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Bush Calls on Baltics, Russia to Move On

President Bush is trying to soothe tensions between Russia and the Baltic states over celebrations marking the anniversary of the end of the Second World War in Europe.

President Bush began his day in Riga, reviewing troops alongside President Vaira Vike-Freiberga. Mr. Bush was awarded the country's highest honor, and laid a wreath at Latvia's Freedom Monument.

Ceremonial duties complete, President Bush and President Vike-Freiberga met privately, before joining Estonian President Arnold Ruutel and Lithuanian President Valdas Adamkus for a working lunch.

The Lithuanian and Estonian leaders are boycotting Monday ceremonies in Moscow marking the Allied defeat of Nazi Germany, because the end of the Second World War in Europe was the beginning of more than four decades of Soviet rule in the Baltics.

At a joint news conference following their lunch, President Bush said Americans will never forget what he called "the Baltics' painful history."

"I recognize that, in the West, the end of the Second World War meant peace, but in the Baltics, it brought occupation and Communist oppression," said George W. Bush.

Russia says Latvia, Lithuania and Estonia willingly joined the Soviet Union, after Soviet troops liberated them from Nazi rule. The president's stop in Latvia, and a visit later in this trip to the former Soviet republic of Georgia, drew a letter of protest from the Kremlin.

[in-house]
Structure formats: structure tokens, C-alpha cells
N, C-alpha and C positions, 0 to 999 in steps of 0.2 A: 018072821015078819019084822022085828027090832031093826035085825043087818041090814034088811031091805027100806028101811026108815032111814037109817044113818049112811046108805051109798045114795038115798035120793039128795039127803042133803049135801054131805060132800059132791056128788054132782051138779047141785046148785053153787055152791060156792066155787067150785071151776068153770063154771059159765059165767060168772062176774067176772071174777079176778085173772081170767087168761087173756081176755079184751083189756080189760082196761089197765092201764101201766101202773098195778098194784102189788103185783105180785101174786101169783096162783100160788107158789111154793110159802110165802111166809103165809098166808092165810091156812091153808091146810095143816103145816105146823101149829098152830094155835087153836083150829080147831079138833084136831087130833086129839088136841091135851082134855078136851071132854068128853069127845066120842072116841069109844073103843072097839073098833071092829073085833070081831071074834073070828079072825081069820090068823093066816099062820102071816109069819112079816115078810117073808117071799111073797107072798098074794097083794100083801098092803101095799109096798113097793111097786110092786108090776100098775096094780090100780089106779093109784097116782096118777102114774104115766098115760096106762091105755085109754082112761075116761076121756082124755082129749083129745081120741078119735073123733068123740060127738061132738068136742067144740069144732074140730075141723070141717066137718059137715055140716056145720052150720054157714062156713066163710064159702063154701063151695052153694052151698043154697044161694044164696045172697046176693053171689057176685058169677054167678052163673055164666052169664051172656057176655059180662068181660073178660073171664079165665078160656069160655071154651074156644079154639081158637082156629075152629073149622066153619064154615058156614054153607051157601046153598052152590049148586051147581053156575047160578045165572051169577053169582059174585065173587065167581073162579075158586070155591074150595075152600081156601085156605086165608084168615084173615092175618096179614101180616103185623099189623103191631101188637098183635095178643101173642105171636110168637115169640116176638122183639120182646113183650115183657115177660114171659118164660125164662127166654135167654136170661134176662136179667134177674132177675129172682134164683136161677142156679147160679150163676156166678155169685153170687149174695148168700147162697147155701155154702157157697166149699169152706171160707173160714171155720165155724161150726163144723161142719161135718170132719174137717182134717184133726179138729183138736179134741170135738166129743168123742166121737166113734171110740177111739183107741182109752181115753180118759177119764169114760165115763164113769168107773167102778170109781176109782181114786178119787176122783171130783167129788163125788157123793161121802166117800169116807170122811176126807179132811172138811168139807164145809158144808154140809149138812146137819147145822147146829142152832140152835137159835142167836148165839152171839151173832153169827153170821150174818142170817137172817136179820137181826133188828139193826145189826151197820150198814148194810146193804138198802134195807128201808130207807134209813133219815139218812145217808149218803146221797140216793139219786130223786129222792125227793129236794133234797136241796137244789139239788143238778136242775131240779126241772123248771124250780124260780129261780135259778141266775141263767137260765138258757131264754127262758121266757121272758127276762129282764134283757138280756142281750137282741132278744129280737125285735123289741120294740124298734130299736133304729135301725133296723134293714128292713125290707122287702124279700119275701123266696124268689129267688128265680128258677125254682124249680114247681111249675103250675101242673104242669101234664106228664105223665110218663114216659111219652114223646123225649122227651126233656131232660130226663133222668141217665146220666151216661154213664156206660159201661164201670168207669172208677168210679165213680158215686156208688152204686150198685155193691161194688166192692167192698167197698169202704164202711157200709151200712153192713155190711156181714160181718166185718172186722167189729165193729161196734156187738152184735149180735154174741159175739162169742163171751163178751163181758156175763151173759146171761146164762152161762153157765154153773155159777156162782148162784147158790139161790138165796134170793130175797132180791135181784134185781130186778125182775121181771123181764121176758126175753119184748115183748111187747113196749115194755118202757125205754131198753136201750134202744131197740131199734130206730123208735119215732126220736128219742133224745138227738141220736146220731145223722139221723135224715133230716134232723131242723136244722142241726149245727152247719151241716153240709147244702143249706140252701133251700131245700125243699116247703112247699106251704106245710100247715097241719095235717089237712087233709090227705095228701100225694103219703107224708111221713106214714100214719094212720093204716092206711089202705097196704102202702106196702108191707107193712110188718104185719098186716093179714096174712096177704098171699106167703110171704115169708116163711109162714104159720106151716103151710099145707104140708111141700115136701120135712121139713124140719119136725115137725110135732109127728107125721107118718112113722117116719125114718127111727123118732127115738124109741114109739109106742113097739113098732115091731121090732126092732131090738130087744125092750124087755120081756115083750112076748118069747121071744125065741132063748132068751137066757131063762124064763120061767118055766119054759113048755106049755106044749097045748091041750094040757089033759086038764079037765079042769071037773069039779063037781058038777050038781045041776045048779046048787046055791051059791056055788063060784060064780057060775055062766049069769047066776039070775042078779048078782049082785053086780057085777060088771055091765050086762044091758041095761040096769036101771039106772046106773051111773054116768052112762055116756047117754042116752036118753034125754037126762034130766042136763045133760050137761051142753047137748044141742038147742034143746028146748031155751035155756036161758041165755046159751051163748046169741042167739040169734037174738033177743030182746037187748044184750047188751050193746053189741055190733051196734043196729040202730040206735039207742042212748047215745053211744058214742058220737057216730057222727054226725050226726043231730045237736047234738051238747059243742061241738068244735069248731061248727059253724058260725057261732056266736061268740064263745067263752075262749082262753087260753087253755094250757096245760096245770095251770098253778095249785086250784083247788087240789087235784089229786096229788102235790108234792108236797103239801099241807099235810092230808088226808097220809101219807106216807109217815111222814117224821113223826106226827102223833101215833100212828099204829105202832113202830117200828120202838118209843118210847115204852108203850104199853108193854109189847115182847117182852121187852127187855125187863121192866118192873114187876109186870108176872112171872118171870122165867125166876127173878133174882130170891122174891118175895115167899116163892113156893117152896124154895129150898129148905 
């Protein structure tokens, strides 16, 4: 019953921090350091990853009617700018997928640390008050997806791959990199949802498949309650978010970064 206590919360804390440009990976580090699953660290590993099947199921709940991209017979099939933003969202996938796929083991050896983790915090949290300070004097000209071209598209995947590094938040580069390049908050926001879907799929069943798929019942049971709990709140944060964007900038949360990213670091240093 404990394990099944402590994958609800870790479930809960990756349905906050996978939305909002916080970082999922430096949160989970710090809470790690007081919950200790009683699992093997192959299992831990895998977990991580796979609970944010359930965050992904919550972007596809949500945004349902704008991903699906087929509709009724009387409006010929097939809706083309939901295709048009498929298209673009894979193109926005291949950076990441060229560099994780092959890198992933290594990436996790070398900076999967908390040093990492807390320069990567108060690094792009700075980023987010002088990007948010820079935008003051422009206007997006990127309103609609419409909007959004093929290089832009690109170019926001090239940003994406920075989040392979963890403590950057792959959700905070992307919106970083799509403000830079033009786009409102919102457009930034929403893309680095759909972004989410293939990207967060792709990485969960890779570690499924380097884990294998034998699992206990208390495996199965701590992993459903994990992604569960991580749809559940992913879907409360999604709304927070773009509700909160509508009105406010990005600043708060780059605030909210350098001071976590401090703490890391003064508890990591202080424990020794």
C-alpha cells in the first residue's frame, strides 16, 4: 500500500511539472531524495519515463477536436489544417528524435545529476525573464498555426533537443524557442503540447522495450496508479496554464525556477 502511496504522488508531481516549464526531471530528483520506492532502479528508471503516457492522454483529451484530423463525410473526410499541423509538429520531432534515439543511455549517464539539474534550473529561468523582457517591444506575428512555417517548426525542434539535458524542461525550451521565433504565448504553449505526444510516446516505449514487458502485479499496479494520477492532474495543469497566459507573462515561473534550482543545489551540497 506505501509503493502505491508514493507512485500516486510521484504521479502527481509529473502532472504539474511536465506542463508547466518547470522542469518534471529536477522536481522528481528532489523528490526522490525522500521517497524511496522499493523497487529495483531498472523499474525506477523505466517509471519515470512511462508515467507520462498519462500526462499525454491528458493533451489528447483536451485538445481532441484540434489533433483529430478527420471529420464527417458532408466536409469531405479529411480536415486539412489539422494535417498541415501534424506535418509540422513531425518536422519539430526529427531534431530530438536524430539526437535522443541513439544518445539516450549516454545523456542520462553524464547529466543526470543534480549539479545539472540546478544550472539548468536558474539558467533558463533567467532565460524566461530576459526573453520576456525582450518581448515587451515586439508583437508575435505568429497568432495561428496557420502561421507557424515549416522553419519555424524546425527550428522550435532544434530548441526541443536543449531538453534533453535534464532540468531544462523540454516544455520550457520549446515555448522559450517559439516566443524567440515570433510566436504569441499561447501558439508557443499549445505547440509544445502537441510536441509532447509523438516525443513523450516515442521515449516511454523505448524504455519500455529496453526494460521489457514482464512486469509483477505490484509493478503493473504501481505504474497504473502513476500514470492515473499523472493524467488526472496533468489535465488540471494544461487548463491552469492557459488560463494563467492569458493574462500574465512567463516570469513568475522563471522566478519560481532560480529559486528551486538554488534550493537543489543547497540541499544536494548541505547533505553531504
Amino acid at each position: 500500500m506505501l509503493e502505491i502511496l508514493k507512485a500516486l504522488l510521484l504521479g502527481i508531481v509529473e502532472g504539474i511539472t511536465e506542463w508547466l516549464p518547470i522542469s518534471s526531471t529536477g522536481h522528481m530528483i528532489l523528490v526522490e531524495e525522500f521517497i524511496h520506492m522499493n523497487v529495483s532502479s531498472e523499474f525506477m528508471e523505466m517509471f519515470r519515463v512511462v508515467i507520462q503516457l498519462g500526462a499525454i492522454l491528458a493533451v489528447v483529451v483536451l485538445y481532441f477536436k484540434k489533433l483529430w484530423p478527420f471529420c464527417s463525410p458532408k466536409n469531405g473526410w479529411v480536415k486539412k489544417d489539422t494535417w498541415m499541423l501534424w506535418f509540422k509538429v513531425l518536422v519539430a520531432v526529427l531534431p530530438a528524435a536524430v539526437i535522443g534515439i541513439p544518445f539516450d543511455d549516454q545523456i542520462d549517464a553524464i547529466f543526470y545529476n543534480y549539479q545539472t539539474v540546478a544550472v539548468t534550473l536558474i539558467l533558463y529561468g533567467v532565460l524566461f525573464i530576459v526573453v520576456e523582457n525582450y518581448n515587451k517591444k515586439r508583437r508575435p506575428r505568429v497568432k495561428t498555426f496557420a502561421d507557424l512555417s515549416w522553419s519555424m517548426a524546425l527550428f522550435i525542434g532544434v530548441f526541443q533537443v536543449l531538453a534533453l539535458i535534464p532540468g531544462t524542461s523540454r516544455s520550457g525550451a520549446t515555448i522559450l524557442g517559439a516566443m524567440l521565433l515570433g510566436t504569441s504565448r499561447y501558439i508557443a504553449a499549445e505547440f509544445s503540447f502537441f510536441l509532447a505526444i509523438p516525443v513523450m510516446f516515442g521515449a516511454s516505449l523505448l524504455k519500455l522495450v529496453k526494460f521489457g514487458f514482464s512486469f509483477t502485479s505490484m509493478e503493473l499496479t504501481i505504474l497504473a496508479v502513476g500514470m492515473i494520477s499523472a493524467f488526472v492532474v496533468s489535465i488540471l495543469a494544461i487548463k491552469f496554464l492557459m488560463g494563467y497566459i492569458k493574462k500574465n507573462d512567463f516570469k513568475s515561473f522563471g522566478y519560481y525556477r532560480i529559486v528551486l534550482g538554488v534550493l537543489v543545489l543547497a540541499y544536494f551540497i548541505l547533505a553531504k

President Bush says Monday's anniversary is an opportunity for all involved to look to the future.

"This moment in history will give everybody a chance to recognize what took place in the past, and move on," he said. "I fully understand there is a lot of anger and frustration involved in the three Baltic countries about the occupation. I have expressed that to President Putin, but he didn't need me to tell him. He fully understands there is a lot of frustrations and anger about what took place. My hope is that we are now able to move beyond that phase of history into a phase that is embracing democracy and free societies."

President Bush says he will tell President Putin as clearly as he can that it is in Russia's interest to have democracies on its border, because democracies, Mr. Bush says, are good, peaceful neighbors that do not fight each other.

During their talks in Riga, the four leaders discussed the political situations in the former Soviet republics of Georgia, Ukraine, Moldova and Belarus.

In interviews before his trip, President Bush called Belarus the "last dictatorship in Europe." Russia backs the country's president, Alexander Lukashenko. At the press conference in Riga, Mr. Bush said the people of Belarus should be allowed to express themselves in free and open and fair elections.

Outside the talks, Latvian police arrested a dozen members of the radical pro-Russian National Bolshevik group, who had earlier staged an authorized protest outside the city center, but then marched on the secure zone around the presidents' meeting, and threw several smoke bombs.

Up next for President Bush on this five-day, four-nation tour is the Netherlands, where he will speak at a cemetery holding the bodies of more than 8,000 Americans killed during the Second World War.